Patagonia, an extraordinary commitment on all fronts in favor of the environment

Last June, an environmental campaign launched by Patagonia resulted in the creation of the Vjosa National Park in Albania, the last wild river in Europe. Andrew Burr

FIGARO DEMAIN – Beyond Yvon Chouinard’s recent decision, the brand has always worked for the planet.

“We make the land our sole shareholder. Instead of extracting value from nature and turning it into wealth, we use the wealth created by Patagonia to protect nature. This is how Yvon Chouinard, founder of the American brand, motivated his decision in September to entrust the fate of his company to two funds in charge of allocating profits – one hundred million dollars a year – to the environment.

This iconoclastic decision is really just the tip of the iceberg: Patagonia has been more committed than any other company in the world for forty-nine years. And this on several fronts, from the protection of animals and wild lands to the promotion of renewable energies. “We started by using less harmful materials,” Yvon Chouinard recalled in his open letter. Starting in 2025, Patagonia intends to use only recycled or organic materials. Secondly, “We voluntarily produce less product, about 30% to 40%, than we could sell,” says Matthijs Visch, the brand’s European CEO.

To protect beaches and rivers, Patagonia has another string to its bow. Or rather a thousand, because that is the number of NGOs supported worldwide, including 28 in France.

The company, which owes its name to the mountainous steppes of Argentina, not only seeks to convince its customers to buy its more expensive ecological clothing, repaired free for life. His ambition is above all to train other companies in his path to “change the system” proclaims its founder. Thus, since 95% of its emissions come from the manufacture and transport of its shoes, parkas and other T-shirts, it supports its suppliers in their ecological revolution. Above all, he shares his research and makes his innovations available “like natural rubber replacing neoprenepetroleum-based, in combinations of browse»explains Gabe Davies, director of ocean marketing for Europe.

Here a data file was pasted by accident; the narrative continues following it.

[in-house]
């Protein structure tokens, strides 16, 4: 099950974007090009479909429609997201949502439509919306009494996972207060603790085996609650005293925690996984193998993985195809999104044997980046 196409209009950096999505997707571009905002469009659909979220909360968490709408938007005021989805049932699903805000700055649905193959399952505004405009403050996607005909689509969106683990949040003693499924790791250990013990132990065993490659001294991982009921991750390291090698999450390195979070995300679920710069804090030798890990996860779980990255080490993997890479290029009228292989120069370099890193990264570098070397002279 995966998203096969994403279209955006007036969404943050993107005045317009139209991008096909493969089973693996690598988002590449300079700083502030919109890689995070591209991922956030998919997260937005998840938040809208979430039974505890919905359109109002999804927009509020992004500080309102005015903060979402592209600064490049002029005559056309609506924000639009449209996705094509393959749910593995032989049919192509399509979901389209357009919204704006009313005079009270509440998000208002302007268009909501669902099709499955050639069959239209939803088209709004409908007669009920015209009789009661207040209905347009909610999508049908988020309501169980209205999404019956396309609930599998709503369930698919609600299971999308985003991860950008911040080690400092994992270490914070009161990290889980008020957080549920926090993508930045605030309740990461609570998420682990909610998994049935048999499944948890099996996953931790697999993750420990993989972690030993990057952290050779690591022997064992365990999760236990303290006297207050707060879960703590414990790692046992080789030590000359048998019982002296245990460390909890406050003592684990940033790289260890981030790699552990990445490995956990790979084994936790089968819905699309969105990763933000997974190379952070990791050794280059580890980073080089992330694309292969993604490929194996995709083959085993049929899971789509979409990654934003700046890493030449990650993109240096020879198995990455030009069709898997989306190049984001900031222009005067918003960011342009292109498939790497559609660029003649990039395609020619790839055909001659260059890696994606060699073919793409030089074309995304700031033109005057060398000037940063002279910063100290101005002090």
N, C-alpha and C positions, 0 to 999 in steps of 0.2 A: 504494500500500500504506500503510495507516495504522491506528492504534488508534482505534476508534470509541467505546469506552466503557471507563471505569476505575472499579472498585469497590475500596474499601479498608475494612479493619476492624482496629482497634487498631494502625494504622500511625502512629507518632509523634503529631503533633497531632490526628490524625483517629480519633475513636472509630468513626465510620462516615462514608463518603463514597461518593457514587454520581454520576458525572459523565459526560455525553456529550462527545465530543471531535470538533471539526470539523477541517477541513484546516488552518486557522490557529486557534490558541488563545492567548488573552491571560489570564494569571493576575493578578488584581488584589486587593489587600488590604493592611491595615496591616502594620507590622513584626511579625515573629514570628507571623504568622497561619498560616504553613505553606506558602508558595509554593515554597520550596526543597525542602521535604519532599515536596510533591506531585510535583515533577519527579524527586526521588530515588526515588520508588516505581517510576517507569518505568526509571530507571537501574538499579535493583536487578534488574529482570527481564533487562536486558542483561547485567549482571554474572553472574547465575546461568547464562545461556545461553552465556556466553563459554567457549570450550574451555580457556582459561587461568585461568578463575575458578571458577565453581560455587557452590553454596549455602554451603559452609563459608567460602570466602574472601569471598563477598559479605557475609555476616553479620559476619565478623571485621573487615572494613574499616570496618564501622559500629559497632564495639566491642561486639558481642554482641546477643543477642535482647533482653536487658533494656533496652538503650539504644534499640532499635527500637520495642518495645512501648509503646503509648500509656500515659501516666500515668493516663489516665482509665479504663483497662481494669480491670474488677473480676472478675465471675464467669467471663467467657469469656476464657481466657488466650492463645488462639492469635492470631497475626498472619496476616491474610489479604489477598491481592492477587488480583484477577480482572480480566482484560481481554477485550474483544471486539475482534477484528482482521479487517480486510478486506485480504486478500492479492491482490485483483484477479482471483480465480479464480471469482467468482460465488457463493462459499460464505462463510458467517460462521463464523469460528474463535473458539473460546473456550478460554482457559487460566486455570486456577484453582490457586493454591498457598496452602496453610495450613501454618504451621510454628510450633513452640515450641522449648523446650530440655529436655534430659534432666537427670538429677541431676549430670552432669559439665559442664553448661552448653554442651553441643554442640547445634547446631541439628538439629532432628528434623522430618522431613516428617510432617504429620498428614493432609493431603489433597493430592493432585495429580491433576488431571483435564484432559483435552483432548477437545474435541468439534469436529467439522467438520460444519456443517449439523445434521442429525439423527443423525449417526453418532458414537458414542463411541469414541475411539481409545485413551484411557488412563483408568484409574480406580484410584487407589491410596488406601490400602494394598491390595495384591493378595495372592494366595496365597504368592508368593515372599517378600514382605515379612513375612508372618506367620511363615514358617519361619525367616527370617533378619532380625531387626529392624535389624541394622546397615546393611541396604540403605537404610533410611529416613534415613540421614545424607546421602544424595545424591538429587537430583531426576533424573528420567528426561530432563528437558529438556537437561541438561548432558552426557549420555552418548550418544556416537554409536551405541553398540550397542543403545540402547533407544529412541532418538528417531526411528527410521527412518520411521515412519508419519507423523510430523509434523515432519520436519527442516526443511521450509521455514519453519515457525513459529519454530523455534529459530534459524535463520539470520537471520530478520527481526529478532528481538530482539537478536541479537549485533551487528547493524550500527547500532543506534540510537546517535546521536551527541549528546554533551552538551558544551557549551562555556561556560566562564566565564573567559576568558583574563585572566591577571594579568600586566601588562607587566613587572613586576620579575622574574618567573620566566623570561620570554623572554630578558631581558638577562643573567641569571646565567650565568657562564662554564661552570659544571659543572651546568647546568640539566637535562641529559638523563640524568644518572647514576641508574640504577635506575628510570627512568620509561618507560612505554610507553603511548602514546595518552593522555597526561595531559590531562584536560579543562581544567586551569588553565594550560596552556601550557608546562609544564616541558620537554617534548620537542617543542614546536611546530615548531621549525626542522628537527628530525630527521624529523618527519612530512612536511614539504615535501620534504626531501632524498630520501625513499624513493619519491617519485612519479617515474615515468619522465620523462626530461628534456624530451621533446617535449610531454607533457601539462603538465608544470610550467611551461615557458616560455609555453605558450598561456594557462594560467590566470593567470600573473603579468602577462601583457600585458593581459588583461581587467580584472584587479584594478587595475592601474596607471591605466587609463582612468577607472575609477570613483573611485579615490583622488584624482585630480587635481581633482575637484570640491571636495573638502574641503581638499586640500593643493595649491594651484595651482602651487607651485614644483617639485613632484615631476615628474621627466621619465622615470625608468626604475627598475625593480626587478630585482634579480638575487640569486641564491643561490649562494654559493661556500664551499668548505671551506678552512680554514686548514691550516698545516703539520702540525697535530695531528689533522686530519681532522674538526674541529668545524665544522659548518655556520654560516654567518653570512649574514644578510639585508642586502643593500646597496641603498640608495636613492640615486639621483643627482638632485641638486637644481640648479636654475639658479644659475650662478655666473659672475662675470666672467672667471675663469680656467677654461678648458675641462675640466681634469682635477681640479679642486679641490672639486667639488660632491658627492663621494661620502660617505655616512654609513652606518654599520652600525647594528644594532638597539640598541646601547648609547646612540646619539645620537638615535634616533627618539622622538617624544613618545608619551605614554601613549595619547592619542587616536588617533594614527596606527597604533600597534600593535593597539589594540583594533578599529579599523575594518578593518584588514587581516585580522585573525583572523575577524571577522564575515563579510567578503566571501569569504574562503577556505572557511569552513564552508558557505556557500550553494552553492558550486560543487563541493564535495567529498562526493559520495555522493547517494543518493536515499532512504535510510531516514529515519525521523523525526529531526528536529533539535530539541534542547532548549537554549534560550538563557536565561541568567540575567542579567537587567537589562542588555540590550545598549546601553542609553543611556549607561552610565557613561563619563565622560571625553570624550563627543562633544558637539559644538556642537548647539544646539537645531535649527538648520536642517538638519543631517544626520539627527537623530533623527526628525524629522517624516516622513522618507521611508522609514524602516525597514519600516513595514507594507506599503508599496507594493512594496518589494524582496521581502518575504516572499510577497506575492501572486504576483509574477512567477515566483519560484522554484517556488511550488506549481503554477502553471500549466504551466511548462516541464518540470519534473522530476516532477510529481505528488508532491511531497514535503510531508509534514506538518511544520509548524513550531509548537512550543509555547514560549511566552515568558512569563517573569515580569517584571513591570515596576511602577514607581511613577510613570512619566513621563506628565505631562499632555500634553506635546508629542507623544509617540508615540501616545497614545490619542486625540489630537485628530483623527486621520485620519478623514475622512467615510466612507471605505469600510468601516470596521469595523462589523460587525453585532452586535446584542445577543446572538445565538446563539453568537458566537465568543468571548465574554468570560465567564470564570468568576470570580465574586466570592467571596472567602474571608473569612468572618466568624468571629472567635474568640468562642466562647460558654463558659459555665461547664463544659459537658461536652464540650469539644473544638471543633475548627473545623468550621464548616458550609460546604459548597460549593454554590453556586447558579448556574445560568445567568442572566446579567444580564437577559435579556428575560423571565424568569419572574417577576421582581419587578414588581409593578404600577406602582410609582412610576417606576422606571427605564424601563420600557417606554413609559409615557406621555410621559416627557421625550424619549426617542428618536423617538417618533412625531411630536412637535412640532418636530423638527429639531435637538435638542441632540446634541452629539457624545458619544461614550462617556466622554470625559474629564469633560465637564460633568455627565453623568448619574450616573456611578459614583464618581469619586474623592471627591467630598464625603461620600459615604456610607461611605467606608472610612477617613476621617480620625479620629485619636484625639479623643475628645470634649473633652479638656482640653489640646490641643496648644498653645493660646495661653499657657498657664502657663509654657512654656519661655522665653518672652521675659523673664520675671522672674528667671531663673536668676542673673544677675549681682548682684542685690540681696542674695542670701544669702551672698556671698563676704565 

To protect beaches and rivers, Patagonia has another string to its bow. Or rather a thousand, because that is the number of NGOs supported worldwide, including 28 in France. “We make their voices heard. describes Beth Thoren, director of environmental actions and initiatives in Europe. For its part, the manufacturer did not hesitate to sue the Trump Administration for having reduced the size of two nature reserves and to condemn the Dutch government, for the first time in the world, to reduce its emissions. “Reports on climate change are numerous, but we need to be touched to take action. We produce films to amplify our environmental campaigns, such as the one that resulted in the creation of the Vjosa National Park in June – the last wild river in Europe, threatened by more than 3,400 hydroelectric projects – agreed with the Albanian government.explains Beth Thoren.

1% of your turnover to 1000 NGOs

The company puts NGOs in contact with volunteers and finances them (up to 1% of their turnover, since 1985). With the creation of the organization 1% for the Planet, in 2002, Yvon Chouinard encourages other companies to do the same: there are 6,000 members, including 1,000 in France. With the delivery of the reins of his business to “Mother Nature”, the 83-year-old leader hopes to be imitated again: “If we want to have any hope of seeing our planet prosper fifty years from now, we must do everything we can.”

The Figaro

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